Nancy Meyers crafts a special kind of world in her films, one where conflict exists, but barely changes its characters’ personalities, and where every throw pillow and perfectly designed kitchen builds into this idea of absolute peacefulness, a quality that Meyers takes very seriously in her films.
It’s less about the plot or the overarching story, but instead about the intimacy of the characters, a constant conversation about life and about generational divides, certain attitudes and the like. The Intern is a cute example of this. Sure, it’s a feel-good movie without much of a driving center, but Nancy Meyers creates a wonderful New York atmosphere of silly youth and experienced adults, a cut-out of a perfect day at the office and a perfect friendship among contemporaries. Films are so intent on being either challenging or unique or boundary-pushing that it is a little refreshing to see a movie that is only intent on being enjoyable, nothing else.
Ben Whittaker (Robert DeNiro) is a widower that is trying to fill the hole of being alone and in retirement. He does his daily Starbucks run, practices Tai Chi in the park, and tries his best to stay fit and busy.
Jules Ostin (Anne Hathaway) is a thirty-ish entrepreneur who has formed her own successful clothing line, intent on perfect fittings and speedy service on an online platform. She may make decent money and practice being a living embodiment of the career woman, but at home, things aren’t as easy for her. Her husband (Anders Holm) has become a restless stay-at-home-Dad and the priority of work over domestic life has hurt the productivity of their marriage.
So in comes Robert DeNiro, as he applies to the plot device, I mean ‘senior internship program’ where seniors-in-life get to lend their years of wisdom to this young start-up company. DeNiro is a fan favorite, being a strong businessman most of his life, wearing a tailored suit and warm smile. As he becomes a personal assistant to Jules, their friendship blooms, with her getting the much needed stability needed in her work-place environment. There are some comedic cameos and bit parts for Rene Russo, Adam Devine, Andrew Rannells, Zack Pearlman, and Nat Wolff.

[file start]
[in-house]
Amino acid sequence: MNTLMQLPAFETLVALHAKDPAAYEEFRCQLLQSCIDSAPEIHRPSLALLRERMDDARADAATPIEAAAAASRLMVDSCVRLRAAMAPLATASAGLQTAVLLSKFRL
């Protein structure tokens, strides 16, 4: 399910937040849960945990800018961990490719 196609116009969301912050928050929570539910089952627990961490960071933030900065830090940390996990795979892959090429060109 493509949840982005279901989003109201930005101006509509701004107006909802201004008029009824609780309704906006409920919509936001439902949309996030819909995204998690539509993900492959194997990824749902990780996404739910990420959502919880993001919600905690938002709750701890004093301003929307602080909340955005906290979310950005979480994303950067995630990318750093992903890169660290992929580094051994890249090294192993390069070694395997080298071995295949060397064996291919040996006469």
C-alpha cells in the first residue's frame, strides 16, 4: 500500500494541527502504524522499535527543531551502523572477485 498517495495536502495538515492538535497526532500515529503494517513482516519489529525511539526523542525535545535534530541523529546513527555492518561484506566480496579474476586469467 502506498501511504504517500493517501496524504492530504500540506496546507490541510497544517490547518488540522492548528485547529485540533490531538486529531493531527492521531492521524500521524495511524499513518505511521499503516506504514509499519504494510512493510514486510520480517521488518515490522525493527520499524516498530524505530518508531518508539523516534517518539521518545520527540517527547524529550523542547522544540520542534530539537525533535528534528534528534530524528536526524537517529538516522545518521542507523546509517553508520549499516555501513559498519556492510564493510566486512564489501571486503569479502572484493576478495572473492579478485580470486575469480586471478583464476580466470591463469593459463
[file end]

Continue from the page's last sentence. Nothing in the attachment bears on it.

The tone of this film is completely positively-skewed. Large-scale situations remain intimate under the characters and the constant pressures of the workplace are warmed over by DeNiro’s charm. Like the houses in this film, the workplace is the perfect pseudo-warehouse look, with just enough of an Urban Outfitters charm that the audience can associate the visuals with the kind of clothes that they sell. As Hathaway’s responsibilities get more complicated, she is pushed to hire a formal CEO, to aid investors and employees as well. At a breaking point, she needs a friend, and DeNiro accomplishes that for her, a shoulder to lean on as family and work troubles begin to consume her days.
DeNiro is fairly toothless in this film, and the long string of hardened, mobster DeNiro is broken by a sweet, Grandpa-like, old-man performances. He makes a joke that he is like everyone’s uncle in this film, and we agree. He’s a sweetheart, and his steadfastness and absolute loyalty to Anne Hathaway show his work commitment that comes from another time, the suit, the handkerchief, the interpersonal communication skills, etc. His chemistry with her is great, and this film is sweet, funny, and a very enjoyable two hours. It’s fairly average in technicality, but very good in rewatchability. This is the kind of film that you watch on the couch on loop when you’re sick with the flu and need something sultry and sweet.